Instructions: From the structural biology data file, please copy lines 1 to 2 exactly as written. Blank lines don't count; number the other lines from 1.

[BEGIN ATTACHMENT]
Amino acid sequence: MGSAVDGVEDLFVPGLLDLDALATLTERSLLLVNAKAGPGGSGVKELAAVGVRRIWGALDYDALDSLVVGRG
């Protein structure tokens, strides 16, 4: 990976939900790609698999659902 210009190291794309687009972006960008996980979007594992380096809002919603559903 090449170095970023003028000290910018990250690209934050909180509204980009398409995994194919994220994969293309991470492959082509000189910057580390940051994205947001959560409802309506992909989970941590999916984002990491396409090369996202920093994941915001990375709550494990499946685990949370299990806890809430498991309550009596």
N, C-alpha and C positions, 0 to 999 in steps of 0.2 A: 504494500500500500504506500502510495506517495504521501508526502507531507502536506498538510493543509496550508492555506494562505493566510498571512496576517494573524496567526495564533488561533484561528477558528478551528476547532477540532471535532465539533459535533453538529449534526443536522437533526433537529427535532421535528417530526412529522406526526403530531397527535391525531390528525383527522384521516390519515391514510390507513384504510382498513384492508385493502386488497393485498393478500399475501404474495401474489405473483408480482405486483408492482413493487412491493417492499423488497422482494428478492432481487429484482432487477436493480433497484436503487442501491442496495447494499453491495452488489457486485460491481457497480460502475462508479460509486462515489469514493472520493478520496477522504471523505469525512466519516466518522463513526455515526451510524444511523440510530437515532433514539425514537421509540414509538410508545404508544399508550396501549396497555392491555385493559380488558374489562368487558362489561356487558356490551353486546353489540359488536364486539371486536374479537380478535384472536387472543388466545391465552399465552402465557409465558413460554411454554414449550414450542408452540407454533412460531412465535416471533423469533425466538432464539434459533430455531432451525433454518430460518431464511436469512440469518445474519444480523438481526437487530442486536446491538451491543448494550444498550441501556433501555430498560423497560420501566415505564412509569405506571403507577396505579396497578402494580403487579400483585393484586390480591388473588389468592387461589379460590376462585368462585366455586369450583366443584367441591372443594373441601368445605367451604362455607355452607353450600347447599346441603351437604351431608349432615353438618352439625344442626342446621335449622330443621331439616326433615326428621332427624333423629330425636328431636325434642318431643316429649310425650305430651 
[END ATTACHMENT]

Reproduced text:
Amino acid sequence: MGSAVDGVEDLFVPGLLDLDALATLTERSLLLVNAKAGPGGSGVKELAAVGVRRIWGALDYDALDSLVVGRG
């Protein structure tokens, strides 16, 4: 990976939900790609698999659902 210009190291794309687009972006960008996980979007594992380096809002919603559903 090449170095970023003028000290910018990250690209934050909180509204980009398409995994194919994220994969293309991470492959082509000189910057580390940051994205947001959560409802309506992909989970941590999916984002990491396409090369996202920093994941915001990375709550494990499946685990949370299990806890809430498991309550009596």